C H R O N I C A N G E R , Y O U R H E A R T , A N D Y O U R H E A L T H HOW THIS EMOTION IS DOING YOU HARM
Anger is a common emotion. It’s natural, and it’s a part of how you respond to certain circumstances in your environment. It’s how you express extreme displeasure. However, new research suggests chronic anger can be detrimental to your health. Essentially, it comes down to this: If you are stressed, tense, easily irritable, angry, and “snippy” all the time, you may be doing serious harm to your well-being. Studies have already shown a link between anger and the heart. People who showed signs of feeling anger on a regular basis experienced higher rates of heart disease. The first studies on the impact of anger came out in the 1950s and have since been confirmed: Chronic anger physically harms the heart. Why? When you get angry or upset, your brain triggers the release of specific hormones, including cortisol and norepinephrine. These hormones are responsible for triggering the “fight or flight” response. When these hormones enter the bloodstream, your heart rate increases and arteries constrict. This helps to more effectively pump blood to the arms and legs for a fight or a flight.
The problem is that when a person is constantly angry or upset, these hormones course through the body more frequently, stressing the arteries and internal organs. As a person ages, this stress can become more damaging. One study that appeared in the Psychology and Aging Journal looked into this phenomenon. Researchers found a link between frequently experiencing anger and increased inflammation and chronic illness for people ages 80 and older. This equated to more instances of heart disease and dementia. The study also looked at other emotions, including sadness, which has also been linked to heart and other inflammatory disease. Through a number of tests involving 200 participants ages 59–93, the researchers concluded anger was far more detrimental to a person’s health than sadness. Ultimately, if you regularly experience rage and frustration, properly dealing with your anger is one of the best things you can do for your health. Every person’s situation is different, and it comes down to getting to the bottom of what makes you angry, so you can work through it. Whether you work through it alone or with a mental health professional, take the steps to prioritize your mental and physical health, and your efforts will pay off tenfold in the long run.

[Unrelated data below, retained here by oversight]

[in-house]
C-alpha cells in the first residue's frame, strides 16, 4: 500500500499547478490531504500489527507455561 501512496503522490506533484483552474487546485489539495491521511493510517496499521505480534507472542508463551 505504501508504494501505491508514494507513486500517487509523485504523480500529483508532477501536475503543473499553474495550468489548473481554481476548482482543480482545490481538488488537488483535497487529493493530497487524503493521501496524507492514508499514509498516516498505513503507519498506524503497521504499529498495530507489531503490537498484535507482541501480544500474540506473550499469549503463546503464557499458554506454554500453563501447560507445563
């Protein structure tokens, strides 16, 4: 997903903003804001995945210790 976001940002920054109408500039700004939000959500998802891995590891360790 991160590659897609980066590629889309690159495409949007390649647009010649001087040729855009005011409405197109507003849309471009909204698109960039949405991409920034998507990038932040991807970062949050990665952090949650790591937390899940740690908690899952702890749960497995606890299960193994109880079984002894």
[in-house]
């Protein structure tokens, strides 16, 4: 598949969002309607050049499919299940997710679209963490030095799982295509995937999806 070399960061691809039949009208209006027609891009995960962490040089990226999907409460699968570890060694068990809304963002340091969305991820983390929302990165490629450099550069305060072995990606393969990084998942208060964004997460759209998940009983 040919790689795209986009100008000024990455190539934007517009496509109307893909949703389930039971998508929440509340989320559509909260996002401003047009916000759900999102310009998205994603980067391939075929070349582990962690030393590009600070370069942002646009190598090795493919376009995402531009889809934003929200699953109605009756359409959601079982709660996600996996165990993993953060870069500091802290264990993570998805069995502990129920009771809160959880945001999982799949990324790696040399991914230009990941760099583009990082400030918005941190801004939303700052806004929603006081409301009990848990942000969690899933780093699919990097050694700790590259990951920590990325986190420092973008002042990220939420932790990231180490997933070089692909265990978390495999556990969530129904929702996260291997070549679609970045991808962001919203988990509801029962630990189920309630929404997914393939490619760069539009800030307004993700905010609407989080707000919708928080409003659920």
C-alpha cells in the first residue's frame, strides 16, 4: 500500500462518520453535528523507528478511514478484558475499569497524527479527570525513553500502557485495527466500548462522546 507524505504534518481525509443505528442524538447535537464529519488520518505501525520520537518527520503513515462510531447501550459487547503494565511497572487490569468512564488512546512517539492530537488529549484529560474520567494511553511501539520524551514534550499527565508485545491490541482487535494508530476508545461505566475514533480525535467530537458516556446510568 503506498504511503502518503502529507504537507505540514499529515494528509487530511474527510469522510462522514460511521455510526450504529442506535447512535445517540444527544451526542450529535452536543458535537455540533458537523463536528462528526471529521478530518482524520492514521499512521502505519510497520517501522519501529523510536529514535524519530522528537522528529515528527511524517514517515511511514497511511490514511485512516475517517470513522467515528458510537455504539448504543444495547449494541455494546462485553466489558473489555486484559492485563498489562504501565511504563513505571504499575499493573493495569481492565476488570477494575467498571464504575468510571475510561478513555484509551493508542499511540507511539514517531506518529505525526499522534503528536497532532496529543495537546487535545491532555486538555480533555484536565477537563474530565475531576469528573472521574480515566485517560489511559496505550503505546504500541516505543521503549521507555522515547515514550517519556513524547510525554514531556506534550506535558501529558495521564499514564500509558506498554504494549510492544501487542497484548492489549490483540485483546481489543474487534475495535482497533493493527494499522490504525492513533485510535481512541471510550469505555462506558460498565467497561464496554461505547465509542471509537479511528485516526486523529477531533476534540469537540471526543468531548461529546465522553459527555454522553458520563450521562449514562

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“I feel 99% better. I can move my arm without pain up and down and do many things I have not been able to do for a long time. “I would like to thank Jenove James, my occupational therapist. After a left shoulder replacement, the simple
“After a ... shoulder replacement ... I can do everything.”
everyday things gave me the most problems. Being left handed, it was hard brushing my hair, reaching for dishes, and putting my left hand behind my back. Now, thanks to Jenove, I can do everything. Every session he would ask if I was having any problems with arm movements or any pain and gave me new exercises that always helped. The best advice Jenove gave me is, ‘If you have pain, do more exercises.’ It really works. “Thank you again for all your help and patience. You are an incredible OT and thank you to your staff. You all are great.” -Nancy C.
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